What motivates us is very revealing and provides a key indication on behaviour and the ways to tailor things to maximise involvement. Have you ever thought about why you go online? Maybe it is for finding out about things to buy, perhaps to find music or increasingly to chat to friends.

I’m guessing you haven’t given it much thought. But if you work in online business, this information is important. The primary reasons for us using the web dictate the success of web platforms online, why campaign ideas work and the future direction of web behaviour. Also they show us whether consumer involvement in social media has peaked or if we are still at the start of consumer driven revolution.

The UK results on motivations were pretty clear and also explain why we get the web behaviour we do. Despite the revolution in consumer content and networking, Internet usage in the UK is still extremely task based. The top 3 drivers to get online were “Researching / finding products” (57% Very important), “Researching how to do things” (43% Very important) and “staying up to date on news” (41% Very Important). More amazingly, these were top 3 drivers to use the web regardless of age, gender or attitude. This is important because it shows how fundamentally important it is for any company or brand to actively manage their reputation online and their appearance and presence in search.

Entertainment is still not a top driver despite the emergence of mass market video platforms such as YouTube and the growing professional video presence from services such as iPlayer, Sky and ITV. This shows that we have some way to go before the web can claim the mantle from Television as the way we spend our evenings winding down. This will undoubtedly shift over time, however it also suggests, if this is to happen quickly, the way the Internet delivers video will have to be repackaged to be more like the Television interface.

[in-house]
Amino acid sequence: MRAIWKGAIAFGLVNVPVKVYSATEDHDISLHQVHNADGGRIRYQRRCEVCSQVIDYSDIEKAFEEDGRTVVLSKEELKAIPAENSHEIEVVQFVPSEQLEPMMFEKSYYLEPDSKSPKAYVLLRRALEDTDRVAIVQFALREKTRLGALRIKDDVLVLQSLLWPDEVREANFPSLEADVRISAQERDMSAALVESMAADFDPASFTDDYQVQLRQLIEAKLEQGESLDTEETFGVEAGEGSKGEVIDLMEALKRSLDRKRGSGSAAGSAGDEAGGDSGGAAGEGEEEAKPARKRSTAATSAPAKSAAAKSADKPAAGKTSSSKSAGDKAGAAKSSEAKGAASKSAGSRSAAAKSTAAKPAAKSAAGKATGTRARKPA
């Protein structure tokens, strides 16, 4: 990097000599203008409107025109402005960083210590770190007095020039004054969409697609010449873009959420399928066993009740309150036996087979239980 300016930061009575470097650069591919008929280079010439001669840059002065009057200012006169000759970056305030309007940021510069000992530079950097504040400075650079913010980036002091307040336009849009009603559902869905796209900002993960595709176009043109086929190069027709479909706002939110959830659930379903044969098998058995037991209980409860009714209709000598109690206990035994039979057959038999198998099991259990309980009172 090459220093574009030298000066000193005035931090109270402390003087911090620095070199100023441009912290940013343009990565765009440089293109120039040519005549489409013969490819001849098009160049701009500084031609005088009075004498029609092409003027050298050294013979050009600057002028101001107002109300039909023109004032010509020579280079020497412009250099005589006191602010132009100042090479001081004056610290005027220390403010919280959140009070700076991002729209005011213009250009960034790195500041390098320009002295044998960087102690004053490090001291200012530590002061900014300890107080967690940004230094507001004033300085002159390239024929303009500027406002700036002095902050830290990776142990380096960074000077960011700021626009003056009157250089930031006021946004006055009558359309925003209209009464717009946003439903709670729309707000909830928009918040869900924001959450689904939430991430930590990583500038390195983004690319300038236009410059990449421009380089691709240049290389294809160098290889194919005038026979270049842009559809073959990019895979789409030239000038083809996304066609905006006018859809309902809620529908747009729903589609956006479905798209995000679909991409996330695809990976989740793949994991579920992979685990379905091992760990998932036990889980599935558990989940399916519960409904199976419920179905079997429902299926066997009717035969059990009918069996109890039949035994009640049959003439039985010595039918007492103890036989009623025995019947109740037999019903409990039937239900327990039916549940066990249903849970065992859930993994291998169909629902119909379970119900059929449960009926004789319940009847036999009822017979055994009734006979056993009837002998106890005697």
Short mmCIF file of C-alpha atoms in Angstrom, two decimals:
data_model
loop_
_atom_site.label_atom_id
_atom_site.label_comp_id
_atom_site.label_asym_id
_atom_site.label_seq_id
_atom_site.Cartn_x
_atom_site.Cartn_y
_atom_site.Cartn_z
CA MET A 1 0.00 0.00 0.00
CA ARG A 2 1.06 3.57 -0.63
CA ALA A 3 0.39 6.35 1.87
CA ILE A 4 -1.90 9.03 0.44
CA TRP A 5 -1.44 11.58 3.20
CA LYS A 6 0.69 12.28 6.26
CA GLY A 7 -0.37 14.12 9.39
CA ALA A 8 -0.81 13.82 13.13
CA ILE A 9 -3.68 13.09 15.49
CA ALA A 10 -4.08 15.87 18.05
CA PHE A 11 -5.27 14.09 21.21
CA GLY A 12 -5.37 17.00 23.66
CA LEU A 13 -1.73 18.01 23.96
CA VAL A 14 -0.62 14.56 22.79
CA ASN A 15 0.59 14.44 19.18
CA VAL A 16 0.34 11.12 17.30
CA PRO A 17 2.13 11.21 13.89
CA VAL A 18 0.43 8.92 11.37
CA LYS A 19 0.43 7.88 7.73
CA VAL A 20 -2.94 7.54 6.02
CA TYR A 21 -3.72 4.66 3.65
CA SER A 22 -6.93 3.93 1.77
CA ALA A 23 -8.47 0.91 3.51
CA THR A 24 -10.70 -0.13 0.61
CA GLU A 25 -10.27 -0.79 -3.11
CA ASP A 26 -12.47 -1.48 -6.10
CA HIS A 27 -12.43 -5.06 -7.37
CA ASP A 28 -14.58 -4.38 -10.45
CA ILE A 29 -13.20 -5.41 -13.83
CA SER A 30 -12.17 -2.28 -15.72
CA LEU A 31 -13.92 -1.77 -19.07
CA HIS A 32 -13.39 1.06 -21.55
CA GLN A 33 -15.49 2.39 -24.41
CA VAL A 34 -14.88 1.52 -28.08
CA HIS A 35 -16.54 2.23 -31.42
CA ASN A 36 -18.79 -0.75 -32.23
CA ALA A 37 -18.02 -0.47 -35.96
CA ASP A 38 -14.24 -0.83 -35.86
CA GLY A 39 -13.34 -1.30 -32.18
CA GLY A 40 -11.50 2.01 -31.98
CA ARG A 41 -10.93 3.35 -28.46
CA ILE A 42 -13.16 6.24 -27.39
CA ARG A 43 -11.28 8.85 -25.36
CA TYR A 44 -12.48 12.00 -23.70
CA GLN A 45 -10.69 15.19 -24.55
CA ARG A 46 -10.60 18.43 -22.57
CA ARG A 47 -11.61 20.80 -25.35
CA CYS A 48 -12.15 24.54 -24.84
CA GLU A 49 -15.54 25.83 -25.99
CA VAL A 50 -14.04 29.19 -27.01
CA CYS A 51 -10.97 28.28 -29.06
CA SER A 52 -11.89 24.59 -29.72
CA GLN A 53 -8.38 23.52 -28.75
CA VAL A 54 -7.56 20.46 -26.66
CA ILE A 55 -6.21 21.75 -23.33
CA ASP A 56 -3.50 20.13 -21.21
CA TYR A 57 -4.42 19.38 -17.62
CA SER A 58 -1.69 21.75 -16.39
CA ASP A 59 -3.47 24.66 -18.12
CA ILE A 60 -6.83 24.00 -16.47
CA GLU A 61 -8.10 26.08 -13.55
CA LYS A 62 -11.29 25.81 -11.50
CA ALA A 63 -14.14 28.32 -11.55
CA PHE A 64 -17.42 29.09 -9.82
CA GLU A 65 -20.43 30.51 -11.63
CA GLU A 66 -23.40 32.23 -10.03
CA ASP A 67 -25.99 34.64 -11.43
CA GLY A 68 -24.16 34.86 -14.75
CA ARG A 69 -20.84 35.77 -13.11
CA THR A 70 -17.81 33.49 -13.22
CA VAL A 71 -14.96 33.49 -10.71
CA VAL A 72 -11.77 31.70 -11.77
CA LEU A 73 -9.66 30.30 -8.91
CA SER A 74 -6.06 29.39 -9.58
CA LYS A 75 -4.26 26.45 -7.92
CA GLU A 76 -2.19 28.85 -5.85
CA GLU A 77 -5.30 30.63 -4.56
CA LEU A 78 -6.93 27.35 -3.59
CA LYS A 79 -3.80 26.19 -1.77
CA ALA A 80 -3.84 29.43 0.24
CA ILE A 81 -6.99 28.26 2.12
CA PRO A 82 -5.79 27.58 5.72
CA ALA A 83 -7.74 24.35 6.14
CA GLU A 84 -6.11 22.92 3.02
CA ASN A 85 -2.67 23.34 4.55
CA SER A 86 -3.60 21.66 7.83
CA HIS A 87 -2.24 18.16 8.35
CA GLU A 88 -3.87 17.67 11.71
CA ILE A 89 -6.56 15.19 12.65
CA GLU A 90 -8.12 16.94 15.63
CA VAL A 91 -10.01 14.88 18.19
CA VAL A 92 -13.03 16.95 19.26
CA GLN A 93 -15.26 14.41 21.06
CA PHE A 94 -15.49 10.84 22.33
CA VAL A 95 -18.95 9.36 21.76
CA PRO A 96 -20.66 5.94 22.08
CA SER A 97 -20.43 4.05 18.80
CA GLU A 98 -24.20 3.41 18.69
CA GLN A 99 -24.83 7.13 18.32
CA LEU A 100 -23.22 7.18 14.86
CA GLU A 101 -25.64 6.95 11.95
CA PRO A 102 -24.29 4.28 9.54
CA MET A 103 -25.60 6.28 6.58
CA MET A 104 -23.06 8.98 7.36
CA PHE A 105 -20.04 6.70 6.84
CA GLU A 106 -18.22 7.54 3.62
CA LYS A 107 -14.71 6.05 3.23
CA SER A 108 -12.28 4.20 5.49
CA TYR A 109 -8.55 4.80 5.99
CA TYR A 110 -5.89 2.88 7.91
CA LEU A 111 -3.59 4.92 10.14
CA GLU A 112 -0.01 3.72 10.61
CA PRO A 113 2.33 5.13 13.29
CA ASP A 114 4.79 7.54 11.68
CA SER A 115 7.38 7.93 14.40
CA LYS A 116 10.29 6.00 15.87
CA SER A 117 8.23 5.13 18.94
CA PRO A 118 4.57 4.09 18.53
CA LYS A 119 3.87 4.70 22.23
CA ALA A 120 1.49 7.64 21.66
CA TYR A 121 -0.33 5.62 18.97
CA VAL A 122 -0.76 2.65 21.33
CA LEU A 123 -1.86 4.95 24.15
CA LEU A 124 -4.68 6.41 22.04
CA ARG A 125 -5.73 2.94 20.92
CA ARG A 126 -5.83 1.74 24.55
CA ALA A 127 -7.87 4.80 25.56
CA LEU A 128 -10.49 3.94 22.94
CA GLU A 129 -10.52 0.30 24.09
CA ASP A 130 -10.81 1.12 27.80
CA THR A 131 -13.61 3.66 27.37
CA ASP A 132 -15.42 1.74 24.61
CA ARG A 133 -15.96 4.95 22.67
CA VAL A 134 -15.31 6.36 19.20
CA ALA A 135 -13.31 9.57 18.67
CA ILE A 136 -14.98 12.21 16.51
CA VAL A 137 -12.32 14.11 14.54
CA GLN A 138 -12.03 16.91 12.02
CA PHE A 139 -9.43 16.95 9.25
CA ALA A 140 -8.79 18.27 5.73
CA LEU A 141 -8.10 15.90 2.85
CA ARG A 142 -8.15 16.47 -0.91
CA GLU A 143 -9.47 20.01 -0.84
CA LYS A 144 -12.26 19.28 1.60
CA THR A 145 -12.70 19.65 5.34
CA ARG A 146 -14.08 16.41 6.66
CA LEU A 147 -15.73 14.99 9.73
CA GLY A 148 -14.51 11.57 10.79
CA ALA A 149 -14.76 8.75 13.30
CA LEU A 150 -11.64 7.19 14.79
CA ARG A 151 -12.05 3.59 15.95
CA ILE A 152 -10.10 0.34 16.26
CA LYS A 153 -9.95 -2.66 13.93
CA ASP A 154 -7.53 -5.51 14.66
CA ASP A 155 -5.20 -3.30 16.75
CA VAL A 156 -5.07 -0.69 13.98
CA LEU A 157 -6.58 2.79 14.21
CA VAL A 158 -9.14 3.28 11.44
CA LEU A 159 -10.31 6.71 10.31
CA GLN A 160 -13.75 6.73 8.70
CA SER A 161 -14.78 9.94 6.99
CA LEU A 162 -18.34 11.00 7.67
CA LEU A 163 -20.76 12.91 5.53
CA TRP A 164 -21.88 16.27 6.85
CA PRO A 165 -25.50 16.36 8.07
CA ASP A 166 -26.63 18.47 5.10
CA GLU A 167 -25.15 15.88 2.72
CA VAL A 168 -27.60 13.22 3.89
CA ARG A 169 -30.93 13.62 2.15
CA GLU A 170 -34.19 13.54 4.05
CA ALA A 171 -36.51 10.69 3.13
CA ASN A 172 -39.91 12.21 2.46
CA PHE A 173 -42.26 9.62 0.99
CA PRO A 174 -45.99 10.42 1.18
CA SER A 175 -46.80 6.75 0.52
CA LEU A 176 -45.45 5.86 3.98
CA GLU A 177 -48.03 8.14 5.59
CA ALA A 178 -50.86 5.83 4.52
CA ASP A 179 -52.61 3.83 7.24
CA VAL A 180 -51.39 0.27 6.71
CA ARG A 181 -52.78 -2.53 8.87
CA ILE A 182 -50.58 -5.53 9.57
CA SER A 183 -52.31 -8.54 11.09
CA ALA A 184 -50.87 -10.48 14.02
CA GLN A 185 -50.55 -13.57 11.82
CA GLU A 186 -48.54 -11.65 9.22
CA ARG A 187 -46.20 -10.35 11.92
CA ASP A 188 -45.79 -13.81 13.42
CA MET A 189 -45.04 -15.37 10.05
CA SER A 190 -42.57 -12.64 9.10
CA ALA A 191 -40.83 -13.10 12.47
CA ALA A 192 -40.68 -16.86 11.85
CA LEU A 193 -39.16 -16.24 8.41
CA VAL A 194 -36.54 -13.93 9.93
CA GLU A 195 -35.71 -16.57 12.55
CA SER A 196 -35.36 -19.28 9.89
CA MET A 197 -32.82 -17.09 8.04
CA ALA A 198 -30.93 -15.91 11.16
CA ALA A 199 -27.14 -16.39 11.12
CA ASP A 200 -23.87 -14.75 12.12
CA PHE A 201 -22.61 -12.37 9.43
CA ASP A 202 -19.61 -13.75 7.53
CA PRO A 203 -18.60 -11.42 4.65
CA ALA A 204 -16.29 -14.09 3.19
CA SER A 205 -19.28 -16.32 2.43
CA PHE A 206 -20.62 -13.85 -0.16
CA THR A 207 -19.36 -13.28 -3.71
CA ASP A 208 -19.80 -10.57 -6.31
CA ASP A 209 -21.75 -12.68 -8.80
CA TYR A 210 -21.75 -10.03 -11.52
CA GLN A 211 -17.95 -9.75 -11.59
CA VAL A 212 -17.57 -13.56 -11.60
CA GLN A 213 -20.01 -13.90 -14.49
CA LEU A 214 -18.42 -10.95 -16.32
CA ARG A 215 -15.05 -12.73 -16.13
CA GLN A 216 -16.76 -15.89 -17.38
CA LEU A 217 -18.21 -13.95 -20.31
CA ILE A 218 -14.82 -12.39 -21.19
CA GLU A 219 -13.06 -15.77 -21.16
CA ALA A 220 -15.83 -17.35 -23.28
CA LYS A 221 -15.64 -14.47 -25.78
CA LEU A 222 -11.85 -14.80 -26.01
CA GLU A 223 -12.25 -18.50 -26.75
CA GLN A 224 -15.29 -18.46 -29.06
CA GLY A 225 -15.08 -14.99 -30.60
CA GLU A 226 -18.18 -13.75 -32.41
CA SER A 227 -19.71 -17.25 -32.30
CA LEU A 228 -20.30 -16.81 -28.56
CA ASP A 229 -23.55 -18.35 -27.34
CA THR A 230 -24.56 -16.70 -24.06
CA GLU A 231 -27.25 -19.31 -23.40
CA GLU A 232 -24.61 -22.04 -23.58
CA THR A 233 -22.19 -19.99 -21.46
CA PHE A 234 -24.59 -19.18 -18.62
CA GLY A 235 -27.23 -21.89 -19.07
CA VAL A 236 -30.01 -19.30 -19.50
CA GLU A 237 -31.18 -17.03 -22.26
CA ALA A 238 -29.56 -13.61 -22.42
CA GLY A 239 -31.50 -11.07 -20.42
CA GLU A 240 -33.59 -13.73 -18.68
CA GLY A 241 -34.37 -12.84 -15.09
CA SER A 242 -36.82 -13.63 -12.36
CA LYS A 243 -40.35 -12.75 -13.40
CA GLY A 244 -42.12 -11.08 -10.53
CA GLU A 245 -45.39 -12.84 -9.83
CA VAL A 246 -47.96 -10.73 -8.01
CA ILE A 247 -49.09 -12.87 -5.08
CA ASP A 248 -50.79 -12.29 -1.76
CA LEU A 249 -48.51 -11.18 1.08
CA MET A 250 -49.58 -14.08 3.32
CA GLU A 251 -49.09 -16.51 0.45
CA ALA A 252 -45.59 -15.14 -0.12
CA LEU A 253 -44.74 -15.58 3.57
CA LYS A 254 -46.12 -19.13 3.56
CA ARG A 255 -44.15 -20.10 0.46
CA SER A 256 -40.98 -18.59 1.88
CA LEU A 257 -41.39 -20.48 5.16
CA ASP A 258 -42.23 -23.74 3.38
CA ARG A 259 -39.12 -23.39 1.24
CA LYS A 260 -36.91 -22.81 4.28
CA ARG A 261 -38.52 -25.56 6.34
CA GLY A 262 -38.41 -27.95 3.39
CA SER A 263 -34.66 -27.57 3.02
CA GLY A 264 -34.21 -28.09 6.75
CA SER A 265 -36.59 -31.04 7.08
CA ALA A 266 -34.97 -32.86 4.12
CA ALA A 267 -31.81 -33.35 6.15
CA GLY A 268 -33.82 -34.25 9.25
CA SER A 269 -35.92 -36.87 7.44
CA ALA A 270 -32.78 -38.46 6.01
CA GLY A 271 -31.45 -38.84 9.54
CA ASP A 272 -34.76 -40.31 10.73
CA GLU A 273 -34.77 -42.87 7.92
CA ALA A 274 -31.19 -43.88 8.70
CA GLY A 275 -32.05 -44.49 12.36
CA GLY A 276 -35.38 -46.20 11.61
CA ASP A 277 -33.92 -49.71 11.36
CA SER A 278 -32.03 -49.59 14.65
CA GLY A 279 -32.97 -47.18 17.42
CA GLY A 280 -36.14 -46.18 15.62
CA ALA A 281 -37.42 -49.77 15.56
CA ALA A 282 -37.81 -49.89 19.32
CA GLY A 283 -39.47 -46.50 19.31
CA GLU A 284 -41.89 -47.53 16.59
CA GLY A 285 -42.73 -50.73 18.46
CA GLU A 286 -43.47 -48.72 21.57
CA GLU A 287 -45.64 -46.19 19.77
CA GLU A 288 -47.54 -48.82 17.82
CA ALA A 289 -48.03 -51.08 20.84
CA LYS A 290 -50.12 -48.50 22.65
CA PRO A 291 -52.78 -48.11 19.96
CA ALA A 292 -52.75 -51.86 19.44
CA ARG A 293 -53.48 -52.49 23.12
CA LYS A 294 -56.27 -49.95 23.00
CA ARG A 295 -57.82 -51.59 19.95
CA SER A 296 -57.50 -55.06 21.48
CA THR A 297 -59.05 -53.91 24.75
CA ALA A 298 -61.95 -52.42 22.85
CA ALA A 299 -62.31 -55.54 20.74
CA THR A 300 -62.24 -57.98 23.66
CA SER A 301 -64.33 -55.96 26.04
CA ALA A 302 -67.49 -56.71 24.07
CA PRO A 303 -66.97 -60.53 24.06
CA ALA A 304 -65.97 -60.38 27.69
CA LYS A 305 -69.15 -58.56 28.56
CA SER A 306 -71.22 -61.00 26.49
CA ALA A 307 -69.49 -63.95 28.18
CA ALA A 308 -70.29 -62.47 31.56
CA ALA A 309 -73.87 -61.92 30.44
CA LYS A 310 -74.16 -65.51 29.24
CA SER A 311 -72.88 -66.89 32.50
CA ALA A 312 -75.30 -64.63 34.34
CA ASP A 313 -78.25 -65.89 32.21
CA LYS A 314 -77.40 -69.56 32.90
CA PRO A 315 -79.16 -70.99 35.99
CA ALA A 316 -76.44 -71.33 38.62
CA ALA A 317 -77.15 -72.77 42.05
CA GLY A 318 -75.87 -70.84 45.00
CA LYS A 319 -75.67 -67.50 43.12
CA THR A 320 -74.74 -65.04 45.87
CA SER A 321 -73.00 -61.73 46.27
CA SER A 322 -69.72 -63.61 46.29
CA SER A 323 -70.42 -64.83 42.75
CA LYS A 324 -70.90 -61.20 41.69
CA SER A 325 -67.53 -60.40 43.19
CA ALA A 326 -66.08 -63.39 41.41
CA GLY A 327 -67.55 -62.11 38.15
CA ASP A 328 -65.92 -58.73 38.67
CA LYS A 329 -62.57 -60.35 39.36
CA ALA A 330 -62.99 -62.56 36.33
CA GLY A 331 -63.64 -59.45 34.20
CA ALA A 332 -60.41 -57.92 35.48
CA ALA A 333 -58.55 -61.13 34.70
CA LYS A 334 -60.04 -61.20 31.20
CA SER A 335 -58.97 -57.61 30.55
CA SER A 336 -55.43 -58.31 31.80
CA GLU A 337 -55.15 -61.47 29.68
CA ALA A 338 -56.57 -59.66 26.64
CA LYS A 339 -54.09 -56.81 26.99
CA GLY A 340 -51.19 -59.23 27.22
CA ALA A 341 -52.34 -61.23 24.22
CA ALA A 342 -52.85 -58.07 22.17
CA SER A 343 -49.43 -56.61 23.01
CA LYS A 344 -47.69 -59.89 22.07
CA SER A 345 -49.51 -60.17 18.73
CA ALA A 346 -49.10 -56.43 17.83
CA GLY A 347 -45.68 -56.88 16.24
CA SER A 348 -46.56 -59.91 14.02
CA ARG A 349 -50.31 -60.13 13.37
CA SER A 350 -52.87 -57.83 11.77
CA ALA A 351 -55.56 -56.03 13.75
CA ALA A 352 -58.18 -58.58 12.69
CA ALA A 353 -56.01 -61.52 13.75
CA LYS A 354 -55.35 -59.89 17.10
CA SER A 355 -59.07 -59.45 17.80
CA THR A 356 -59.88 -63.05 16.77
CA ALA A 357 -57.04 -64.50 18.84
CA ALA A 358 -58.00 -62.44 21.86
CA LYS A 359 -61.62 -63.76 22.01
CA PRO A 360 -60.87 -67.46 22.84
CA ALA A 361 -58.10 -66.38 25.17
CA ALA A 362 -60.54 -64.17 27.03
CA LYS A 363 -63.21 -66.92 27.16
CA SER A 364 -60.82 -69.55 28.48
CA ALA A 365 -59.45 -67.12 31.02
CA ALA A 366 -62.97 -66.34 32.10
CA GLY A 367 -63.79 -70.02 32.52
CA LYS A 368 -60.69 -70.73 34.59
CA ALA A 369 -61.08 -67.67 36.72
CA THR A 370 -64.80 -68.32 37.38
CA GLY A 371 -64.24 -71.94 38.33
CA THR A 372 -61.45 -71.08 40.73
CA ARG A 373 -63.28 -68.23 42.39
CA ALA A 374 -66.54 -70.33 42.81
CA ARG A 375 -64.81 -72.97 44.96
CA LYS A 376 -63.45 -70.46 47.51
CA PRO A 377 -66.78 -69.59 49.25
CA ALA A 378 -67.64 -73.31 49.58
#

Looking at the key drivers for social media show with clarity why our involvement has emerged the way it has. The top driver for social media is “stay in touch with friends”, which shows why Facebook tapped into our fundamental needs from the web. Less important is the proactive desire to keep others up to date, and then share opinions, meet new people and lastly sharing content. This ranking of desires show why blogging has failed to grow into the mainstream and why Twitter, despite all the hype remains a tool of the digital in crowd. The vast majority of users currently just want to connect in a relatively simple way. Of course things are changing, but perhaps not as quickly as the hype suggests.

There are also very interesting differences by gender and age; Women are far more likely to want to stay in touch with friends, 49% state it as very important versus just 27% for men, however there is no difference by age. What does vary is the need to proactively keep friends up to date with my life, 27% of 18-34s stated this as an important driver, while just 14% of 55+ did. This shows that younger users are more proactive in their involvement. When it comes to contributing there is also a large age skew, with 13% of 18-34s saying that Sharing content is important, while just 3% of 55+ agreed. However when it comes to sharing opinion, an almost identical number, 16% of all age groups agreed.

This is important because it shows that the model of social media involvement, with passive consumption of video and blogs leading the way, then social networking and then more involved forms of content creation and sharing, such as blogging, video creation and Micro-blogging (Twitter) may have hit its peak in terms of mass market uptake. It also shows how the web (at least in the UK) for the mass market is about enhancing existing contacts, not building a new digital network. For the online professional, this is not just nice to know, it shows how to get users to interact and contribute to your site or campaign. If you are targeting a younger audience, content sharing and contribution will work, while an older audience must be more orientated around opinions.”

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